Do you watch The Good Wife? The show follows Alicia Florrick, a lawyer in Chicago and the wife of Gov. Peter Florrick. In an episode that aired on March 16, the characters were attending an American Bar Association (ABA) meeting in New York City. Alicia’s former partner Will Gardner retained another lawyer, Elsbeth Tascioni, to represent him in an investigation by the Office of Public Integrity (OPI) into his purported involvement with alleged voter fraud by Gov. Florrick. During a confrontation at the ABA meeting, Tascioni secretly records a conversation she has with an OPI agent, Nelson Dubeck, in which she gets him to admit that he does not currently have any proof of voter fraud and that he believes Florrick is guilty simply by virtue of being a governor of Illinois.

When Tascioni reveals that she has recorded their conversation, Dubeck insists that Tascioni is subject to prosecution because she did not have his permission to make that recording. In a line that only a privacy litigator could love, Tascioni reminds him that that is not true in New York, a one-party consent state: “Two-party consent is the law in Illinois, but this is New York – one-party consent is enough here, and I am one party, and I give my consent.”

Only four days after this episode aired, Tascioni’s clever maneuver would have been legal in Illinois, too, when the Illinois Supreme Court struck down as unconstitutional the Illinois two-party consent law. People v. Clark, 2014 IL 115776 (March 20, 2014).

What happened in Clark, and how will that impact the other two-party consent laws? After all, California, Connecticut, Florida, Maryland, Massachusetts, Montana, Nevada, New Hampshire, Pennsylvania and Washington also require the consent of all parties to the communication. But, in particular, what does Clark mean for California’s infamous two-party consent law?

Nothing, really.

The Clark Decision

In Clark, the defendant recorded conversations in court between himself and an attorney representing the opposing party in a child support matter. Clark claimed he made the recordings to preserve the record of the case because there was no court reporter present and argued that he had a First Amendment right to do so. The Illinois statute at issue, 720 ILCS 5/14-2(a)(1)(A), prohibited “[K]knowingly and intentionally us[ing] an eavesdropping device for the purpose of hearing or recording all or any part of any conversation or intercept[ing], retain[ing], or transcrib[ing] electronic communication unless he does so . . . with the consent of all of the parties to such conversation or electronic communication.”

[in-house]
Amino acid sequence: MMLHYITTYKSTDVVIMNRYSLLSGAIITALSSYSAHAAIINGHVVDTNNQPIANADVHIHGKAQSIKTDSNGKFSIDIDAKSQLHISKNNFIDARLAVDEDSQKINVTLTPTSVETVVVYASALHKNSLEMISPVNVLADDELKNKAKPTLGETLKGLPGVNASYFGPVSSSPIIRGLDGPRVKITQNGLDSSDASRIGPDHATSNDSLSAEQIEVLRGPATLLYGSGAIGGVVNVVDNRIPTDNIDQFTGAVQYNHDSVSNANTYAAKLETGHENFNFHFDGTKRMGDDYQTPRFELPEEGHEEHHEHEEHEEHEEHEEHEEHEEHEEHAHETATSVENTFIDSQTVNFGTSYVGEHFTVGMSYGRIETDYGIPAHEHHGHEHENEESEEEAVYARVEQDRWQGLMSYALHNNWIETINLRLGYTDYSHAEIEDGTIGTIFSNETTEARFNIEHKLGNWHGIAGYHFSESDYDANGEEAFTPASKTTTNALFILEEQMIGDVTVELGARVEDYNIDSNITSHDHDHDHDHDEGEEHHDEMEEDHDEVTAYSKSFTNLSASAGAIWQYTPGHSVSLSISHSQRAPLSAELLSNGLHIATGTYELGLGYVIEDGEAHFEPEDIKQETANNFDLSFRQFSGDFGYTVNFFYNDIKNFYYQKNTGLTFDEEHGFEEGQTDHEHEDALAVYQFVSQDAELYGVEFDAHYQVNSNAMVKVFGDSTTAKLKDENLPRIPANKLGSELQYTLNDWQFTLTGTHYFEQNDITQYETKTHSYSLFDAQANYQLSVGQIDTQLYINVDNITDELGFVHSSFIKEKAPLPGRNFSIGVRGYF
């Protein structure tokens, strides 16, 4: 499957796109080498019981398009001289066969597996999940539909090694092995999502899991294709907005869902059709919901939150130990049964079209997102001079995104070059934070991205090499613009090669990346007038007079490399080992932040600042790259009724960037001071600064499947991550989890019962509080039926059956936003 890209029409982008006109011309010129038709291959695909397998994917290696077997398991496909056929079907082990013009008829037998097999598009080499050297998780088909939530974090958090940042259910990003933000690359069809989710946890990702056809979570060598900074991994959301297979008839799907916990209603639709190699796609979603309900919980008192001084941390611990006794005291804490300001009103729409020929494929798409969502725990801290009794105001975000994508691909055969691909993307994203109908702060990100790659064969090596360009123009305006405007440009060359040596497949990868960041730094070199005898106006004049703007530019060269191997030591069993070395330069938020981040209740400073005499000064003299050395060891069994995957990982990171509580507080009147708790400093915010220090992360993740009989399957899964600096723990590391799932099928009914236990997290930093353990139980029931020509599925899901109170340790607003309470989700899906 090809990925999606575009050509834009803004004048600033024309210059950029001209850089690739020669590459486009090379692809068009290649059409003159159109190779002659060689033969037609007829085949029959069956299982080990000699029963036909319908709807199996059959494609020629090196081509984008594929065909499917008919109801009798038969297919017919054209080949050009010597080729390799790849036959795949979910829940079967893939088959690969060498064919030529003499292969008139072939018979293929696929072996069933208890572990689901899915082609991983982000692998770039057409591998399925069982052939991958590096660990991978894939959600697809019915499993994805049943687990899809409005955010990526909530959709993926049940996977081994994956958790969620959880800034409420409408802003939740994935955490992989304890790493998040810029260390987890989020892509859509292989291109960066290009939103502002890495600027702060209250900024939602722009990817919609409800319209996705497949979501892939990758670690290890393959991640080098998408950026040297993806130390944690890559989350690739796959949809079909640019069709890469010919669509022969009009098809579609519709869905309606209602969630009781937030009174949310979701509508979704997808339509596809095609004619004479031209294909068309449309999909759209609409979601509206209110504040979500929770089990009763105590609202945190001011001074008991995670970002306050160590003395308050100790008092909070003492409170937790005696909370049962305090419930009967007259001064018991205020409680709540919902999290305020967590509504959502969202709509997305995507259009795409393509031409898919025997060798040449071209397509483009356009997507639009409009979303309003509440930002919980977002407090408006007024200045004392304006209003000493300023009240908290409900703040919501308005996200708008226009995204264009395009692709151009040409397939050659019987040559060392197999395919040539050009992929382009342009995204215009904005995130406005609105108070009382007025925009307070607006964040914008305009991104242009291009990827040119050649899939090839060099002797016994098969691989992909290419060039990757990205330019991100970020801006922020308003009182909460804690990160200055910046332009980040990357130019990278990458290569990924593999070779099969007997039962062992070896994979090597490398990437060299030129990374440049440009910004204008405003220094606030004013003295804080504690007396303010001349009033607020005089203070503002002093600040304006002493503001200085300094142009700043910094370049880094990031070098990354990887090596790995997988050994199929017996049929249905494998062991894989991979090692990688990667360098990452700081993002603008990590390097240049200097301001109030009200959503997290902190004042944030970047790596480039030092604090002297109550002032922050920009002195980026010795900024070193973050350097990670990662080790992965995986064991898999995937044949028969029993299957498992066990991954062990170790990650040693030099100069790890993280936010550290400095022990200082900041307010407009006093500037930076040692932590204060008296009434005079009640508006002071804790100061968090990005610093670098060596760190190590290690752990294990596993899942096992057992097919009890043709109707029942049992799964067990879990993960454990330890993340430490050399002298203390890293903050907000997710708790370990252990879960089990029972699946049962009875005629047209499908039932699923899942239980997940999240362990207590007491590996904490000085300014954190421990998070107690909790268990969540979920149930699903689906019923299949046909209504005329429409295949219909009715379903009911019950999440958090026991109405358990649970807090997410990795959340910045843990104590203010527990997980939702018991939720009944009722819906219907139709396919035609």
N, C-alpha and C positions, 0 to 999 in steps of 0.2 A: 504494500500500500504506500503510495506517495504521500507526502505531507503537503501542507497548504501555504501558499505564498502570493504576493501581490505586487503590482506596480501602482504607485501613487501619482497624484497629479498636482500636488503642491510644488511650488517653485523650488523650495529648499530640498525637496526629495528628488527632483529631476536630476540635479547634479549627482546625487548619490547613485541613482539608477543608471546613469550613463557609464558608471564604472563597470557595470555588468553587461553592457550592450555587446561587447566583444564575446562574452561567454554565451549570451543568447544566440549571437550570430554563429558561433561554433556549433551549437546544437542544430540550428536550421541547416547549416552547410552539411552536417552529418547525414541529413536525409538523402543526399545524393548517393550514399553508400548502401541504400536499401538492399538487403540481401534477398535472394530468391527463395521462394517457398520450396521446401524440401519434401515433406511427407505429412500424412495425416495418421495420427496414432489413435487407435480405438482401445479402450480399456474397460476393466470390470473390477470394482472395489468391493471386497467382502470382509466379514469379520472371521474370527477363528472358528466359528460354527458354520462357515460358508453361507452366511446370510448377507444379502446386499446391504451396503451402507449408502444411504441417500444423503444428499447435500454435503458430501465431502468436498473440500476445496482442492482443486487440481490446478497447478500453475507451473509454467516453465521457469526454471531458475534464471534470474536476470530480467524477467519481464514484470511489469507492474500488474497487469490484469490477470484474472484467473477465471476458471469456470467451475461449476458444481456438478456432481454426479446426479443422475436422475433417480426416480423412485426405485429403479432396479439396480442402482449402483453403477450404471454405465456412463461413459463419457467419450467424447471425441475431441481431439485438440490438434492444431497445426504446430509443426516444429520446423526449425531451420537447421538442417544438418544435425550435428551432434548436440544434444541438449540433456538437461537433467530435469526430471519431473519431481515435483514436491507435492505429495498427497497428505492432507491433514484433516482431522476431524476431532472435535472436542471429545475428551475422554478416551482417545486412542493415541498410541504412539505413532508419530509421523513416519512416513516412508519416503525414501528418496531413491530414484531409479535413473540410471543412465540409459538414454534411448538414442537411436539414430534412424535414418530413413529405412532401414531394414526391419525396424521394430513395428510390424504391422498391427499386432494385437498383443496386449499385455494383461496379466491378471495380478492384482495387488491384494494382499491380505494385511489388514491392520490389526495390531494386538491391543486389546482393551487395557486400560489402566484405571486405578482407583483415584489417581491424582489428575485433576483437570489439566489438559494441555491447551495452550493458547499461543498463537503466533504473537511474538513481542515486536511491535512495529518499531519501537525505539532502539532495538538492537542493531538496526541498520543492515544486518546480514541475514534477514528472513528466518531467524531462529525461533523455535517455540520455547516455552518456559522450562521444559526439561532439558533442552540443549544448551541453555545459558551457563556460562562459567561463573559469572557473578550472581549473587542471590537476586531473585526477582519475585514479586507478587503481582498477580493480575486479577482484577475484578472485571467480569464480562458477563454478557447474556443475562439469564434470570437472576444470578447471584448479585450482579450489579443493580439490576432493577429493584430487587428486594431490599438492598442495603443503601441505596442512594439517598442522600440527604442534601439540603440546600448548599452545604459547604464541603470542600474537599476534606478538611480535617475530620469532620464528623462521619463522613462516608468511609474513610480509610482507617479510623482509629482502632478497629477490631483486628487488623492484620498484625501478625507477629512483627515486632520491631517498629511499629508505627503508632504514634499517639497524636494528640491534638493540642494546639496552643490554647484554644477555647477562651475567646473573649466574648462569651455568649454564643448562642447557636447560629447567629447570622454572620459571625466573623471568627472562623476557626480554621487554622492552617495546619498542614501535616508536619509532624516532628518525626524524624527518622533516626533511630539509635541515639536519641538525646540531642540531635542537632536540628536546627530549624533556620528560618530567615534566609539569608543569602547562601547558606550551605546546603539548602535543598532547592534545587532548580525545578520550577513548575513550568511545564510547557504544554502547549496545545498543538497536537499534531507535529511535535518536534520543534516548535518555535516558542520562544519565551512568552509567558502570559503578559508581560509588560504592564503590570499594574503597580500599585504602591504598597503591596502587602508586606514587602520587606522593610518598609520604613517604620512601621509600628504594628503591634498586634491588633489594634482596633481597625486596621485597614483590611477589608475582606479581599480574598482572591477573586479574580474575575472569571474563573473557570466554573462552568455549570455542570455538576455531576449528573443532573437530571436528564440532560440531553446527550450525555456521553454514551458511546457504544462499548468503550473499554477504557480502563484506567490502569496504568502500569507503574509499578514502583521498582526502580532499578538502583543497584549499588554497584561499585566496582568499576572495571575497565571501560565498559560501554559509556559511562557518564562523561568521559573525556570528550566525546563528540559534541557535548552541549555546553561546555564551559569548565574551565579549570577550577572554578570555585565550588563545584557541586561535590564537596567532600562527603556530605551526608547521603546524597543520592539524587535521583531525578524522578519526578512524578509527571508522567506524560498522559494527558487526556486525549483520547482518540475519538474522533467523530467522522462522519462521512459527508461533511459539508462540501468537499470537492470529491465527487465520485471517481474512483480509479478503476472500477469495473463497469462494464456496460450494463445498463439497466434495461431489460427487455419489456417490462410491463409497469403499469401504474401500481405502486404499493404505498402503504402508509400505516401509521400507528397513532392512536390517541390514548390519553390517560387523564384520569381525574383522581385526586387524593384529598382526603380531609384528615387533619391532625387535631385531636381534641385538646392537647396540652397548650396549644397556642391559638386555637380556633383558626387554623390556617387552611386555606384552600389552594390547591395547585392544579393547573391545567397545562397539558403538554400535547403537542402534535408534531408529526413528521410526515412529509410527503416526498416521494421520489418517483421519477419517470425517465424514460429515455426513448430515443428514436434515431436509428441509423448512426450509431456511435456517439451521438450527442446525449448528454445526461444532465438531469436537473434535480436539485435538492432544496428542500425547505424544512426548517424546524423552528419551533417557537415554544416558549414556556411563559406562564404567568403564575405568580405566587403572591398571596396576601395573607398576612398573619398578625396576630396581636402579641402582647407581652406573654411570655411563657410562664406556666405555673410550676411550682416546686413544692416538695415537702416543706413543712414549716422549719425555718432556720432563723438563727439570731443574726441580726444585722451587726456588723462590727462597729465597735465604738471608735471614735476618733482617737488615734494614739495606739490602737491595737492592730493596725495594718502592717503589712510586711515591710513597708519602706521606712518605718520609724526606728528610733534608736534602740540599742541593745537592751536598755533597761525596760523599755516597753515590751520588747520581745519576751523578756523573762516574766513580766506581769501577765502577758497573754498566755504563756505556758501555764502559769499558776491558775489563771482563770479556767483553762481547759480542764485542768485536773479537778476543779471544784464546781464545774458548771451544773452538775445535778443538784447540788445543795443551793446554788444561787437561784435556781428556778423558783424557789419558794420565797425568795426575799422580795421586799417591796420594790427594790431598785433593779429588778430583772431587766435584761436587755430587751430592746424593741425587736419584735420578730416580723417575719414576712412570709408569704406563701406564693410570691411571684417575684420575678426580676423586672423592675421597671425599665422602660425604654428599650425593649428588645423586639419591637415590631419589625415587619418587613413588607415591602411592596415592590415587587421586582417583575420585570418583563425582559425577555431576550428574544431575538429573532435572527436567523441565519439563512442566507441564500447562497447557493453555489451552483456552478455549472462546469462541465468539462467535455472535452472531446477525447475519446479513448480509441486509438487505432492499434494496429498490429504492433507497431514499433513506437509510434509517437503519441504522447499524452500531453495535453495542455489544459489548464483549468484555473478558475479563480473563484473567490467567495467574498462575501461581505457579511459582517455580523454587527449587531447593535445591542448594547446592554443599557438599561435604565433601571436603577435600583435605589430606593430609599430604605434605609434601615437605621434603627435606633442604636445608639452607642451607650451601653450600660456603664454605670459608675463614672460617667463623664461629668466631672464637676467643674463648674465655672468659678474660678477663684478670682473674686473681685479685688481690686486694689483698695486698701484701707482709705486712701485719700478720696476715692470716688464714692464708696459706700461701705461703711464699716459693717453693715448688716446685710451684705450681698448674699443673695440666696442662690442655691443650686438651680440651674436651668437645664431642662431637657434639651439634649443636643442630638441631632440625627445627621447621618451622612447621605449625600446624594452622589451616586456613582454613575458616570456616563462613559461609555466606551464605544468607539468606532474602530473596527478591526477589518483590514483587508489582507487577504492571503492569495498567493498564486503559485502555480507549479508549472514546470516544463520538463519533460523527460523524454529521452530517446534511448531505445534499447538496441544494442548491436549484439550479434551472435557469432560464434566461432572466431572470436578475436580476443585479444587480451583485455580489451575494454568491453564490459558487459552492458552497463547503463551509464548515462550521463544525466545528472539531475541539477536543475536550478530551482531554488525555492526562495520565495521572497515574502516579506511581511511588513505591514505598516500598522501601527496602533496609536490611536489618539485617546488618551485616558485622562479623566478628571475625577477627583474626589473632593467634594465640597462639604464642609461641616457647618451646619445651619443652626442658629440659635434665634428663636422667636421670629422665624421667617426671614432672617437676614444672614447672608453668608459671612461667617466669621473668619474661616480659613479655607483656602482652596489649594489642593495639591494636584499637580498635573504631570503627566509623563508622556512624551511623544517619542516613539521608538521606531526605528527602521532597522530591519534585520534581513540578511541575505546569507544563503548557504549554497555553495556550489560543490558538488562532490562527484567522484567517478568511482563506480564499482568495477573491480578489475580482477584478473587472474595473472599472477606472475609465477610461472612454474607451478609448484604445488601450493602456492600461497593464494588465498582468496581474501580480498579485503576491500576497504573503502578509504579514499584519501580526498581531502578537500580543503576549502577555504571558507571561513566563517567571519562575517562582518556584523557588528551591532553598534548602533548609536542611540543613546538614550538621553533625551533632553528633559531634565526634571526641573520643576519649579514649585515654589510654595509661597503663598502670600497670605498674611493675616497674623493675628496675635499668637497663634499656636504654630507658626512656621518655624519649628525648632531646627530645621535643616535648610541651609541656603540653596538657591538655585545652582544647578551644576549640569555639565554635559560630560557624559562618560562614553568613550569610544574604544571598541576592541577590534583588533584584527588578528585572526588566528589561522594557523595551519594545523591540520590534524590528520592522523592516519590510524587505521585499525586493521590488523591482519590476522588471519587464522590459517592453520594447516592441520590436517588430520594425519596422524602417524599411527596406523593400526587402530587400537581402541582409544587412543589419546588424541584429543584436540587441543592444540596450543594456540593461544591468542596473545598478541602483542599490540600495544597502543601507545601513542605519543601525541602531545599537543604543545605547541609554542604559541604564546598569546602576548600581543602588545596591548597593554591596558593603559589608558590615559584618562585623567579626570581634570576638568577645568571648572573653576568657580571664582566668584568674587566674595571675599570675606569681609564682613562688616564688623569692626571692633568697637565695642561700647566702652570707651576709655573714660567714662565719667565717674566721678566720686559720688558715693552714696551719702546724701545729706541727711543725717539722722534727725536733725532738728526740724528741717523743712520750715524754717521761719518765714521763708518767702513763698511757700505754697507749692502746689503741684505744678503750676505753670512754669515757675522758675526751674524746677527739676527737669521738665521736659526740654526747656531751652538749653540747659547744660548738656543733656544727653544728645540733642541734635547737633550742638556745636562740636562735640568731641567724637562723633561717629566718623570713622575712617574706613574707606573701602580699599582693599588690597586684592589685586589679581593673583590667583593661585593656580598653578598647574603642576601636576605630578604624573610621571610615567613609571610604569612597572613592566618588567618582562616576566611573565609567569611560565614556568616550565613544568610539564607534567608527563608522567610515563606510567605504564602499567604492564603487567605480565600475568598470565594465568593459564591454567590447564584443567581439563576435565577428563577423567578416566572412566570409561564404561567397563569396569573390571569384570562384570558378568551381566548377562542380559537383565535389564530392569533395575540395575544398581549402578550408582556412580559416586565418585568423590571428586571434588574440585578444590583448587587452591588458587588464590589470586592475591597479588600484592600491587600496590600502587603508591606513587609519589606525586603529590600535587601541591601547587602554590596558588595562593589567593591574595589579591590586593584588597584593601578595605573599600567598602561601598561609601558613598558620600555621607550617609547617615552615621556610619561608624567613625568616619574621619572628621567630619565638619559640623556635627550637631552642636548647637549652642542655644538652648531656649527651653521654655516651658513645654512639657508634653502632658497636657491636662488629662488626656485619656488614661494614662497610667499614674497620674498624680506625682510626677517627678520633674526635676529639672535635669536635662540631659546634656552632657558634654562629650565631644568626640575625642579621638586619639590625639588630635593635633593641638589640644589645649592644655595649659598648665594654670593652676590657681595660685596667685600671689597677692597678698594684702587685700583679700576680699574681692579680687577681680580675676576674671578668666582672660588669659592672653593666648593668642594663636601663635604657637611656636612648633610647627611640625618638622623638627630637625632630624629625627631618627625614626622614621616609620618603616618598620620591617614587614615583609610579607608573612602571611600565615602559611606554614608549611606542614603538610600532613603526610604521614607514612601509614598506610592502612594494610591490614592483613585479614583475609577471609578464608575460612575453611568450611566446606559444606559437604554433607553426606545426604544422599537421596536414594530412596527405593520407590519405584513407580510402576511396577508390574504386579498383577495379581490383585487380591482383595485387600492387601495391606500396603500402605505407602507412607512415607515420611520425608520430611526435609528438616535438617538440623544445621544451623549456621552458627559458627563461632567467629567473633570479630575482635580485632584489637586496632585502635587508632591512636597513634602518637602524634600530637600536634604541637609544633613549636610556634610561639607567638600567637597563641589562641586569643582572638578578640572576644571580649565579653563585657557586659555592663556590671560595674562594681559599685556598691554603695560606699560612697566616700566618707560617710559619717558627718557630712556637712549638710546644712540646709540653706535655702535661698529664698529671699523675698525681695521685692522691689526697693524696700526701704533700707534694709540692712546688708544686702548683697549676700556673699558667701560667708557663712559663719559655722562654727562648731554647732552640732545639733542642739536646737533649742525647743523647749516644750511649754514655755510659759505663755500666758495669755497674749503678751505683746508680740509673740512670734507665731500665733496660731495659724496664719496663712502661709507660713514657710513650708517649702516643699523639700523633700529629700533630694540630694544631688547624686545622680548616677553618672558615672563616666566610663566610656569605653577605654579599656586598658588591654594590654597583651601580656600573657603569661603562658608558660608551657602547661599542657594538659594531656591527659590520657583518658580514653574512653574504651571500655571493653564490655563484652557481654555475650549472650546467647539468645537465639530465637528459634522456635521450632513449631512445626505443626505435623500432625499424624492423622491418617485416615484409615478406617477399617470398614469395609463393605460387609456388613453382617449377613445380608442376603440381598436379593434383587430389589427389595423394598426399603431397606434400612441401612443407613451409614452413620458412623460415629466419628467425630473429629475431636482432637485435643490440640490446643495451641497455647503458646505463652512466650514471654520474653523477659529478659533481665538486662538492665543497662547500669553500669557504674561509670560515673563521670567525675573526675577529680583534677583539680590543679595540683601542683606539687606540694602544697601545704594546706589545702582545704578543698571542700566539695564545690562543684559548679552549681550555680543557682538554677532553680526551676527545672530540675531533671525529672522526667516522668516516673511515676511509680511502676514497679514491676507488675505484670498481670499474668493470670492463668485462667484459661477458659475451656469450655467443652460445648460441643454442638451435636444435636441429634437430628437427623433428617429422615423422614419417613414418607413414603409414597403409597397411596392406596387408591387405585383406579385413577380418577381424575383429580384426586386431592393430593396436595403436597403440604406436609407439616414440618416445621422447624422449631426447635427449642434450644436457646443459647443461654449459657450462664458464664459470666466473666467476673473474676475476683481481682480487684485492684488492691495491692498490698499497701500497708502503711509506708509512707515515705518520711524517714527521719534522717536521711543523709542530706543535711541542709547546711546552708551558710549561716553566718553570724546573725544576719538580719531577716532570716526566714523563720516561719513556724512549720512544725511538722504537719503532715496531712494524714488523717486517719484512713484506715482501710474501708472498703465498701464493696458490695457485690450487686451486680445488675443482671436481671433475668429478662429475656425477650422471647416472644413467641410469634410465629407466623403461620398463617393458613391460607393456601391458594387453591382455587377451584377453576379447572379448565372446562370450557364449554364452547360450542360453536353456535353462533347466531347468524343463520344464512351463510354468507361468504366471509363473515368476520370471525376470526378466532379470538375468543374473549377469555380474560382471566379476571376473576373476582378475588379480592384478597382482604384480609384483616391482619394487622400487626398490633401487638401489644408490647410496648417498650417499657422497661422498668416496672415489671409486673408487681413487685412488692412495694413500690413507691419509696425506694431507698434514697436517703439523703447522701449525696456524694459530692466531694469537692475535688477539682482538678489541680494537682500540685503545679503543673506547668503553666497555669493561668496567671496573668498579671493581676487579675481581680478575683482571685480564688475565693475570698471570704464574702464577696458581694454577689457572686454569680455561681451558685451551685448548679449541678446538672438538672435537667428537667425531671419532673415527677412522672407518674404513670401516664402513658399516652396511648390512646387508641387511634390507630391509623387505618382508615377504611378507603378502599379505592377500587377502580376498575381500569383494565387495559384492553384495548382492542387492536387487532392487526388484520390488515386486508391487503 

Crucially for the result in Clark, the statute was amended in 1994 to define “conversation” as “any oral communication between 2 or more persons regardless of whether one or more of the parties intended their communication to be of a private nature under circumstances justifying that expectation.” 720 ILCS 5/14-1(d) (emphasis added).

Noting that courts have recognized a facial challenge in the First Amendment context whereby a law may be invalidated as overbroad if a substantial number of its applications are unconstitutional, the Clark court held that the relevant section of the Illinois eavesdropping statute was overbroad. Why? Because “the statute burdens substantially more speech than is necessary to serve the interests the statute may legitimately serve.” Due to the 1994 amendments, “the statute … essentially deems all conversations to be private and not subject to recording even if the participants themselves have no expectation of privacy … It criminalizes a whole range of conduct involving the audio recording of conversations that cannot be deemed in any way private.”

How California Differs

California’s two-party consent law does not suffer from the defect that doomed Illinois’s two-party consent law in Clark.

California’s law is particularly notorious, and significant even for organizations outside California. A 2006 California Supreme Court choice of law decision (Kearney v. Salomon Smith Barney, Inc., 39 Cal. 4th 95 (2006)) held that the California law requires two-party consent for recording or eavesdropping on telephone conversations, even if only one of the participants is in a two-party consent state.

California Penal Code section 632 imposes criminal penalties on “[e]very person who, intentionally and without the consent of all parties to a confidential communication, by means of any electronic amplifying or recording device, eavesdrops upon or records the confidential communication. Importantly, however, and unlike Illinois, California law limits the definition of the term “confidential communication” to a “communication carried on in circumstances as may reasonably indicate that any party to the communication desires it to be confined to the parties thereto,” and explicitly “excludes a communication made in a public gathering or in any legislative, judicial, executive or administrative proceeding open to the public, or in any other circumstance in which the parties to the communication may reasonably expect that the communication may be overheard or recorded” (emphasis added).

Because California’s—and several other states’—two-party consent laws are narrowly focused on the protection of truly private conversations, they likely would not have barred Clark’s courthouse conduct in the first instance.

Of course, it remains to be seen, in California and elsewhere, what happens in close cases where it is far less clear whether all the parties have a reasonable expectation of privacy in the conversation. In the meantime, unless and until the Illinois legislature crafts a new, more narrowly tailored law focused on protecting privacy interests—when the parties are all in Illinois, this conversation may be recorded with or without your consent.

Written By

Tanya Forsheit, CIPP/US


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